Economic activity in the Lao PDR is weighed down by structural challenges, macroeconomic instability, and a deteriorating external environment, according to the World Bank’s latest Lao Economic Monitor, Addressing Economic Uncertainty, released today.
While the Laos-China railway has facilitated travel and trade flows, recovery has been undermined by large external debt, high import prices, and a shortage of foreign currency. These have contributed to a sharp fall in the value of the kip, which lost 32% of its value against the Thai baht and 43% of its value against the US dollar in the year to April. The resulting high inflation is causing real household incomes to fall for many people, in turn weakening consumption and investment.
According to the report, Laos’ GDP grew by 2.7% in 2022, supported by an upturn in tourism and other services. Economic growth is forecast to rise to 3.9% in 2023 and to 4.3% in the medium term as services and exports continue to recover. External demand is expected to buoy manufacturing and agriculture exports, while industry will benefit from investment in special economic zones.
Although tighter monetary policy helped the kip stabilize in early 2023, the currency’s depreciation and rising global prices have led to 40% inflation in the year to April. As a result, by the end of 2022, 64% of Lao families reported lower purchasing power than a year earlier. Despite fiscal consolidation and a tightening of expenditure, domestic revenue is lower than before COVID-19, and with high debt-service obligations, few resources remain to support poor households or to invest in health and education.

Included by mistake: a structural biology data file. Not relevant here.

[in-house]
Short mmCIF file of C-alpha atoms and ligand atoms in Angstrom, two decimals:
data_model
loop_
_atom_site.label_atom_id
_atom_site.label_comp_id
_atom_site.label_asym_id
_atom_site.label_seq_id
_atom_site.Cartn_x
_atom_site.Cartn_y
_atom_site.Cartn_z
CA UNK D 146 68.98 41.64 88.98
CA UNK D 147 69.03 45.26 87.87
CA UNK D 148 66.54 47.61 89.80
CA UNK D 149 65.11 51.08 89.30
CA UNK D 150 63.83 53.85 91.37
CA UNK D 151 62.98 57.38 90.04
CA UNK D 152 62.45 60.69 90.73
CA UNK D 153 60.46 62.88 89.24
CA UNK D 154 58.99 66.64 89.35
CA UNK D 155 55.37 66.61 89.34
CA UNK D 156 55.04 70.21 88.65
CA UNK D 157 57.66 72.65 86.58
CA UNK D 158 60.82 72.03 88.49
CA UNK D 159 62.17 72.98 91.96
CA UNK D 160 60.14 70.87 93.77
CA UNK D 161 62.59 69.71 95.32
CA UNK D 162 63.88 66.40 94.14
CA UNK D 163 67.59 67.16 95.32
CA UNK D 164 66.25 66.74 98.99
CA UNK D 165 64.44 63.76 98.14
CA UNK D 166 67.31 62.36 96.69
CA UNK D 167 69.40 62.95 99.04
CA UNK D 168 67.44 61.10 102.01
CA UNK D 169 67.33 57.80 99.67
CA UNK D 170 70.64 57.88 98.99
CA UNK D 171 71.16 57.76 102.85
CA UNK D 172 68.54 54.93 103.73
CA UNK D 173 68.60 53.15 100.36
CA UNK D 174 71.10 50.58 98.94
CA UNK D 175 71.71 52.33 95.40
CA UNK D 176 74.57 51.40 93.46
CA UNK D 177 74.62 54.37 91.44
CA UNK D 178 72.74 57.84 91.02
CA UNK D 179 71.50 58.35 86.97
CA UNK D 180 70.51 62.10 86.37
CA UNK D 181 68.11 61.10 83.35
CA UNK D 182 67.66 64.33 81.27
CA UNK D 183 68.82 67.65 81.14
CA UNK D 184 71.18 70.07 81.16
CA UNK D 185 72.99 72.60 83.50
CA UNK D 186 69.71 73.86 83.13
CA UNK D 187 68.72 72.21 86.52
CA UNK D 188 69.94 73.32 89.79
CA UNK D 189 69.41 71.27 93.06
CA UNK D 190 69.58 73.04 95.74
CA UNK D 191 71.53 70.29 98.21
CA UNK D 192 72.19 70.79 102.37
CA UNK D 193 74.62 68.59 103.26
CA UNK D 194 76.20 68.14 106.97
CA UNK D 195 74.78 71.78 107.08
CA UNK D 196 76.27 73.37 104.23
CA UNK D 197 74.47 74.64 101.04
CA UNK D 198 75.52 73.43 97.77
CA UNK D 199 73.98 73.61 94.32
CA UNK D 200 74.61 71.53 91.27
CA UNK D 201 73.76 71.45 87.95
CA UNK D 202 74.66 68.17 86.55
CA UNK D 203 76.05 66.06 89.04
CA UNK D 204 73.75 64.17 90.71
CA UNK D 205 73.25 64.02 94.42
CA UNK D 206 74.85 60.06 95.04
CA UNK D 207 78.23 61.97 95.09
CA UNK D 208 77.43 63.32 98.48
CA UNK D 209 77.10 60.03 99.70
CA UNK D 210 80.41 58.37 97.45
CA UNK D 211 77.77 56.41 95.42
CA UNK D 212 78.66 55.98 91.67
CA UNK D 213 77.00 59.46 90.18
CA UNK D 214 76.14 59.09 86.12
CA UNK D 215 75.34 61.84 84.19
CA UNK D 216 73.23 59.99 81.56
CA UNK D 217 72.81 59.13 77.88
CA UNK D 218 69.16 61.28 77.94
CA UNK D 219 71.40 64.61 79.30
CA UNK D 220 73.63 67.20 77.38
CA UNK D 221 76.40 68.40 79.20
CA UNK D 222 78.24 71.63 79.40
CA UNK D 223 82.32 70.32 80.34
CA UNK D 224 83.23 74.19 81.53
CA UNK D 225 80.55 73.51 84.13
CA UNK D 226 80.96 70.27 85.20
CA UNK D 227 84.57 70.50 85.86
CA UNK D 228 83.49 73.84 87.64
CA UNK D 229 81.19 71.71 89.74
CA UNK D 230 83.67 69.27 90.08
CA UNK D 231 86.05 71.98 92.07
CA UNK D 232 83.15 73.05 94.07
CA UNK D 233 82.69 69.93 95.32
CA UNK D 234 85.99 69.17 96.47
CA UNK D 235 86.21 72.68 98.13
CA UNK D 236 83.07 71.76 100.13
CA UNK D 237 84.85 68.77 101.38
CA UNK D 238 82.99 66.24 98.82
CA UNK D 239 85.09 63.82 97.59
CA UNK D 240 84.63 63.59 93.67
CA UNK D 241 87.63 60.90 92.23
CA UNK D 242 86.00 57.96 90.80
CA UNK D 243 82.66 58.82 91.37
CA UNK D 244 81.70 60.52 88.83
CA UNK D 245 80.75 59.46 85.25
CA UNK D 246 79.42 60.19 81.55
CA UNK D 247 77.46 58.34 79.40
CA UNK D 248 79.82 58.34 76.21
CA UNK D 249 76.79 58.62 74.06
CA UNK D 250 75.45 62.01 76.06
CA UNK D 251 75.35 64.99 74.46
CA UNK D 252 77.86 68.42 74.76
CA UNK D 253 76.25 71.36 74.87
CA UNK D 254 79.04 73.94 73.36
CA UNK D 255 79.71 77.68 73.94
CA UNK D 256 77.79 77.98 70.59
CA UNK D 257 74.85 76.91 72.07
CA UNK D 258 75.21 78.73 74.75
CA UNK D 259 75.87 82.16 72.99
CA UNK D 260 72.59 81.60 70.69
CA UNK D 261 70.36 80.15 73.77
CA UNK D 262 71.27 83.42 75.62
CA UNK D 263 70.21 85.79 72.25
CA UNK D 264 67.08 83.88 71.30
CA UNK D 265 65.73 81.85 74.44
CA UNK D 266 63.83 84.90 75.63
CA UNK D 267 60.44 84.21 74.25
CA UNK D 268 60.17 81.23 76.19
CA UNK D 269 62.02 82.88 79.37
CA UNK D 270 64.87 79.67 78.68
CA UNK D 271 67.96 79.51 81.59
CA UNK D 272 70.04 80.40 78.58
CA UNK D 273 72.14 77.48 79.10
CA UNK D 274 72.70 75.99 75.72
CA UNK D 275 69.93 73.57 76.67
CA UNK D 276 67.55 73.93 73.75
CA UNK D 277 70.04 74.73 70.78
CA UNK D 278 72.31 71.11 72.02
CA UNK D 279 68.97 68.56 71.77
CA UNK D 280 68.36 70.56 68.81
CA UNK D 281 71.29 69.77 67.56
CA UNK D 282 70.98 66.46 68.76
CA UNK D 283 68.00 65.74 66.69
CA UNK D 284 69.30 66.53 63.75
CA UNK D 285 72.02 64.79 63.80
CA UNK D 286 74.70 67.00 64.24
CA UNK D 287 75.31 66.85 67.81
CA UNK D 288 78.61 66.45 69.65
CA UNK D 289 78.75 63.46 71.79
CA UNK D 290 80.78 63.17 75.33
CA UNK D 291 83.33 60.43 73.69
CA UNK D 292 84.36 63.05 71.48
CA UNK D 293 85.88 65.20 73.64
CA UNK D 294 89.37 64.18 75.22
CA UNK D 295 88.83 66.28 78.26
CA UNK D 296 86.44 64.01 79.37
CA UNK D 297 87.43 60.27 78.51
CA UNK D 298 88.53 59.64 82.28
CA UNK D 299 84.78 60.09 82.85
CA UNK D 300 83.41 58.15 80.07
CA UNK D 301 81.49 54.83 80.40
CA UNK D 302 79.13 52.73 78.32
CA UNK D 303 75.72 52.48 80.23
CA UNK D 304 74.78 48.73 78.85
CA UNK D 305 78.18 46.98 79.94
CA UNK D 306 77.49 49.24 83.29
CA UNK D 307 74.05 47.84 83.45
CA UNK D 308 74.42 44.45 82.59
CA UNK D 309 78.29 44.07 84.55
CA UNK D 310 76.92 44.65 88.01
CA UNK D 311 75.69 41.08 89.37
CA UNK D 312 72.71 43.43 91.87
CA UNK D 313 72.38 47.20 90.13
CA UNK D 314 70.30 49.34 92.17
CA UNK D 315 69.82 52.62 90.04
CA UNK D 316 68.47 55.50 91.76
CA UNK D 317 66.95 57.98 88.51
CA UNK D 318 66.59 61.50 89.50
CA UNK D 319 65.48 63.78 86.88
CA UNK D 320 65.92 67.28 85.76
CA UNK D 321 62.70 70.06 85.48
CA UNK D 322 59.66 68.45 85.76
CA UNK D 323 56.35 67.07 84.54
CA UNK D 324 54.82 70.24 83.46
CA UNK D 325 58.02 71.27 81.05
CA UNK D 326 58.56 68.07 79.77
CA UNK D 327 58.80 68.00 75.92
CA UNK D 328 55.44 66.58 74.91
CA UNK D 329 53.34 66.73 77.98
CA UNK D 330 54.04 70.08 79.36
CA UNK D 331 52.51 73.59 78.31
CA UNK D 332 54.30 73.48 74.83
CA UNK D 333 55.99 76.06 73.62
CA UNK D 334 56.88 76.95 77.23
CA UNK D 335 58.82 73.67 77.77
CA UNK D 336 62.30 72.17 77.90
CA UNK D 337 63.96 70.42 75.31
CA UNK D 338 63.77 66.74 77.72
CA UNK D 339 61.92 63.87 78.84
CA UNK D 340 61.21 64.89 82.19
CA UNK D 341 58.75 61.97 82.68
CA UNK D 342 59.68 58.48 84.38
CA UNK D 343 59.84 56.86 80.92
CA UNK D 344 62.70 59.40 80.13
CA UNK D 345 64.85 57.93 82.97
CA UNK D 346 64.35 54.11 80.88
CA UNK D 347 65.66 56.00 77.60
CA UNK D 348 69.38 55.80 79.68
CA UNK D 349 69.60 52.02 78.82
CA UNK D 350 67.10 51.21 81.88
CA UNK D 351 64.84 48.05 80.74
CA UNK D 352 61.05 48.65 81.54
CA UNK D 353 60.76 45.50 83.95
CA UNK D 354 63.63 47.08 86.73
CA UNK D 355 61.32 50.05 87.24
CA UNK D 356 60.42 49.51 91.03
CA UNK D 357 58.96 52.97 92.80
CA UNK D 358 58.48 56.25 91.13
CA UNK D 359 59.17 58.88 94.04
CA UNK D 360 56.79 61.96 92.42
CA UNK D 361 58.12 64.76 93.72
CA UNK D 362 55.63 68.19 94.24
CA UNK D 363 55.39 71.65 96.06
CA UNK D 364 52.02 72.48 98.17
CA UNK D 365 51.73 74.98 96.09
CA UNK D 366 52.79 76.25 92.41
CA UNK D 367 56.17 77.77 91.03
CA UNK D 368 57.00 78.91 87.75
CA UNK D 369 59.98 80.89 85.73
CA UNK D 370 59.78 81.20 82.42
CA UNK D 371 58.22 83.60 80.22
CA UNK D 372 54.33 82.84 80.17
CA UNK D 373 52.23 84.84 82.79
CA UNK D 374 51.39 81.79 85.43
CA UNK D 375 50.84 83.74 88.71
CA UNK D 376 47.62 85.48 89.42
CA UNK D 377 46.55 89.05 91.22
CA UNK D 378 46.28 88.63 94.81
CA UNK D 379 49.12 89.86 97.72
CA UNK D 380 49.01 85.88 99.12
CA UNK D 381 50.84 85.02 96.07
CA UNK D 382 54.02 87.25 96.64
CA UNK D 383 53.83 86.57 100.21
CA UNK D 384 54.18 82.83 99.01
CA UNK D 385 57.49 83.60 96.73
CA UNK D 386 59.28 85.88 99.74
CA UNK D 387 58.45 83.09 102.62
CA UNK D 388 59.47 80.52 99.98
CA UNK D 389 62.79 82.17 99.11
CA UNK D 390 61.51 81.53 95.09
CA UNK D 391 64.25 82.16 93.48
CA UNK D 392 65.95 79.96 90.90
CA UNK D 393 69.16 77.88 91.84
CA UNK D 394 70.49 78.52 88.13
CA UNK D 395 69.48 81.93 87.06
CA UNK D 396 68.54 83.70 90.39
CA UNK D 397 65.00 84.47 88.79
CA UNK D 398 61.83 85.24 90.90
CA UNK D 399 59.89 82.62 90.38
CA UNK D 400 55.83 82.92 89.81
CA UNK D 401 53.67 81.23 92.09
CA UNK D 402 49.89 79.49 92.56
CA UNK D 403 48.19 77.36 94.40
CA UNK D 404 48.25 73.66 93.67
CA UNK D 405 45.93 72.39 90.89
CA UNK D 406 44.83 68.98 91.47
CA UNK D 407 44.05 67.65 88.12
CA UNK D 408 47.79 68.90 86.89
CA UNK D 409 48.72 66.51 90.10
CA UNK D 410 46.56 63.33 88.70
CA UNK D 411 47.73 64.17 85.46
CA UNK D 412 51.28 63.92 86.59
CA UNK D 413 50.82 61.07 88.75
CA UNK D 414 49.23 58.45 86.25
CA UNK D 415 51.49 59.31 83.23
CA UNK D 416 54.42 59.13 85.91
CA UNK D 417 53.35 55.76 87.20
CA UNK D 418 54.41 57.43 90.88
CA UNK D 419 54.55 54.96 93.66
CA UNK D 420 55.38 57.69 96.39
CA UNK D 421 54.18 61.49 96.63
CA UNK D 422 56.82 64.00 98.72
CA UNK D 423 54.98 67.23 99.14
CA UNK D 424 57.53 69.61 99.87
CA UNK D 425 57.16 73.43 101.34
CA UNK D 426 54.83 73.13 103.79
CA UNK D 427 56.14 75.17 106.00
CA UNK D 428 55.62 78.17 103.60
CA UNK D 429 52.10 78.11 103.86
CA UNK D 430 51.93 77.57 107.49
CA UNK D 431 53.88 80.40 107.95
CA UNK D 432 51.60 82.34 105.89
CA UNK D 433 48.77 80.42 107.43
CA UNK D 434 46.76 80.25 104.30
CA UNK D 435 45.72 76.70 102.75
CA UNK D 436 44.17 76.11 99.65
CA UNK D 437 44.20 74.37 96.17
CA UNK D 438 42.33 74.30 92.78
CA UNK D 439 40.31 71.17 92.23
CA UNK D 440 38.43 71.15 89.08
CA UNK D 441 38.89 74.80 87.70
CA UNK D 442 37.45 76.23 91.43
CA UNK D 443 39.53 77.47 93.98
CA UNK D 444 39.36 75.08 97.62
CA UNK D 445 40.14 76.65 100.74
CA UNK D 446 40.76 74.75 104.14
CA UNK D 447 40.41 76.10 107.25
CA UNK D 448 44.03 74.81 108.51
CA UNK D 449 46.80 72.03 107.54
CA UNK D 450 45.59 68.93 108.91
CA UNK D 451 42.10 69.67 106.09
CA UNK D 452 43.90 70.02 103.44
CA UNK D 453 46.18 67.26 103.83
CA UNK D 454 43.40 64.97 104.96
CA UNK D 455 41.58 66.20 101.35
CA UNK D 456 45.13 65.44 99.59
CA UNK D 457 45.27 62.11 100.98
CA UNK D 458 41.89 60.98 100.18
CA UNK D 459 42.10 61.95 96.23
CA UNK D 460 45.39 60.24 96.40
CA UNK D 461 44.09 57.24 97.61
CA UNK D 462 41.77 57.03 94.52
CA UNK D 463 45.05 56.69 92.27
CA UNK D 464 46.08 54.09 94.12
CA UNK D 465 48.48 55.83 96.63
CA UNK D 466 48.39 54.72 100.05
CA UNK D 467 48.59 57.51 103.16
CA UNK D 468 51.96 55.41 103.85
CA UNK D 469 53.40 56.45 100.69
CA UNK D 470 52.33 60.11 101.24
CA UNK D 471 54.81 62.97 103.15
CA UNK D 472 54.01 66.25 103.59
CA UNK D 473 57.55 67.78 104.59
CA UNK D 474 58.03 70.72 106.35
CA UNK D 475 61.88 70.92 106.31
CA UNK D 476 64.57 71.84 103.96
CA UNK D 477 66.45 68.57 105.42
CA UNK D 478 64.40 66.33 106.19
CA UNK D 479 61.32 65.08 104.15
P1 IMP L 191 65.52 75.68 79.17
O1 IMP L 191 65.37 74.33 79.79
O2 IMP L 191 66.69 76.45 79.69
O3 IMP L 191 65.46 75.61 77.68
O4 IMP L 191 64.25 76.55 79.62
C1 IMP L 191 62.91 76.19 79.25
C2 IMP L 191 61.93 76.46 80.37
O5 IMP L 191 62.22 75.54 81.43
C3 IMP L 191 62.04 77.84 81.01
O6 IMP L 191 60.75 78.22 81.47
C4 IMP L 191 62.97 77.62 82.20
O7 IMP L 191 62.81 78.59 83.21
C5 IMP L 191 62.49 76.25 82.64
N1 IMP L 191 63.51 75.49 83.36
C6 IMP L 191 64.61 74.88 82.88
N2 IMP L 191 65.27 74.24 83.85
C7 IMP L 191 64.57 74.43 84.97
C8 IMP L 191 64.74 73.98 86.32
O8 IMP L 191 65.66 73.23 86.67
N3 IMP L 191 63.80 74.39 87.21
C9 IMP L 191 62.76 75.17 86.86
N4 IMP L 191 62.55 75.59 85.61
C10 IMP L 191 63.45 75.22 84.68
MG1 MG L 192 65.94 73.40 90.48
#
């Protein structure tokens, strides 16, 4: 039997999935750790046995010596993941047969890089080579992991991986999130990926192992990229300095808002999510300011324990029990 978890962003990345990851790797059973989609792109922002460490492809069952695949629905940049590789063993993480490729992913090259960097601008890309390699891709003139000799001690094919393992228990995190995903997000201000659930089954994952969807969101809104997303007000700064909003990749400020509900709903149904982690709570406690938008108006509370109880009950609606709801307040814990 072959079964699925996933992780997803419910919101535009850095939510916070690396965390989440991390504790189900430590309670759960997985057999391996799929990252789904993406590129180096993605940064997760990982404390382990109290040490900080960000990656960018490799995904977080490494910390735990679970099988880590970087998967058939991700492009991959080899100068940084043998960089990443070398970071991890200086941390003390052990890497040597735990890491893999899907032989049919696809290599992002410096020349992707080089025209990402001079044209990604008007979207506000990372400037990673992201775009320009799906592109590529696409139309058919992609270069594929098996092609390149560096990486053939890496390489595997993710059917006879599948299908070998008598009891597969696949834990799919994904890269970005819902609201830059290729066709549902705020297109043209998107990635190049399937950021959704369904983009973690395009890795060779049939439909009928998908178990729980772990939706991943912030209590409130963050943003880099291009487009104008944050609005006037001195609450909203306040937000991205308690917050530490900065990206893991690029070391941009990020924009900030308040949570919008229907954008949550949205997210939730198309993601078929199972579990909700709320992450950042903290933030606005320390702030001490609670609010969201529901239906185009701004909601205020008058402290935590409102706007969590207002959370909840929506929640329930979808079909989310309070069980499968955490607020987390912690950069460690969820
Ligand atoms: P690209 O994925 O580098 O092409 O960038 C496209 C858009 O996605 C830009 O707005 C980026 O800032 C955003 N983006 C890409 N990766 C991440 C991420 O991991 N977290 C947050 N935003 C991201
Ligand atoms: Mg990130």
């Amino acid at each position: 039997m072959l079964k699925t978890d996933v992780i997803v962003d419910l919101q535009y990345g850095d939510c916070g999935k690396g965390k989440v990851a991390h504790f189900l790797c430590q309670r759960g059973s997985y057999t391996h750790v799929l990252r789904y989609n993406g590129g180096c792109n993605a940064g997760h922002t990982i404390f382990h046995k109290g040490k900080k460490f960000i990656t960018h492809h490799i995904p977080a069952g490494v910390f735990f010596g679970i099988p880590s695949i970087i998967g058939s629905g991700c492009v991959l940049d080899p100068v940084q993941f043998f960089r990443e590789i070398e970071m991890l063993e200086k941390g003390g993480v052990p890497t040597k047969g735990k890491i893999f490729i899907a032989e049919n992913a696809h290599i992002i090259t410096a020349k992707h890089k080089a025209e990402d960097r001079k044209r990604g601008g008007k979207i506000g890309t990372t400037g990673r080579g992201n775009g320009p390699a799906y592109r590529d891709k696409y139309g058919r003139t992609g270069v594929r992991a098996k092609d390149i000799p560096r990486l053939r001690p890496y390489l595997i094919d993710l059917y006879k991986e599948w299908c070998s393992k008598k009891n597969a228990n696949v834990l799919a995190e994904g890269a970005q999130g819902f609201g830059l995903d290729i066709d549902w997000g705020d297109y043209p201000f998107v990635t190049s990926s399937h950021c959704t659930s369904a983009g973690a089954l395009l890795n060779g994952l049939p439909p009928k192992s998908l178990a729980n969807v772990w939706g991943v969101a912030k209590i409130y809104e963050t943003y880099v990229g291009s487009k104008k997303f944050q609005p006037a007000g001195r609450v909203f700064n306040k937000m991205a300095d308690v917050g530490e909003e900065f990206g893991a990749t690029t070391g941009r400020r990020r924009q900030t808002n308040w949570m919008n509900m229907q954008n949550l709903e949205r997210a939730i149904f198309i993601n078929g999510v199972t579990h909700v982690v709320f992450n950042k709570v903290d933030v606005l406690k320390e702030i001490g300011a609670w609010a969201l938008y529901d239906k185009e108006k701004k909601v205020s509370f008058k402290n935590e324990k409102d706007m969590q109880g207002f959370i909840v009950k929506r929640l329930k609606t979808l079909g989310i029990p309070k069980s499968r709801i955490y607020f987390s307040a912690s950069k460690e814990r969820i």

“With inflation eroding people’s spending power and investment in human capital falling, many families risk falling into poverty,” said World Bank Lao PDR Country Manager Alex Kremer. “It is vital to increase state revenues, improve the quality of public investments, strengthen bank supervision, bring debt negotiations to a successful conclusion, and make the rules for private investment simpler.”
Low growth and demand in regional economies could also restrain growth in Laos, while inflation in advanced economies that leads to further interest rate increases could renew pressure on the kip. Domestic risks include problems in refinancing external debt, slow progress on structural reforms, and deteriorating bank balance sheets. Labor shortages, as Lao workers seek higher wages abroad, could also undermine recovery prospects in agriculture, manufacturing, and services.
A thematic section in the report examines the impacts of macroeconomic instability on Lao households and finds that low-income families tend to be more vulnerable to inflation, which has affected almost 90 percent of households, due to a lack of financial reserves to deal with higher living costs. A recent World Bank survey shows that more than three-quarters of affected households have reduced food consumption or switched to cheaper foods, while more than half have reduced their spending on education and health care in response to inflation.
To help families cope with macroeconomic instability, the report recommends redesigning fiscal policy to enable targeted support to the poor and vulnerable. Moving away from tax cuts and exemptions to more progressive fiscal interventions like targeted cash transfers would allow the government to protect livelihoods from price shocks at a smaller fiscal cost.
The World Bank publishes the Lao Economic Monitor twice a year.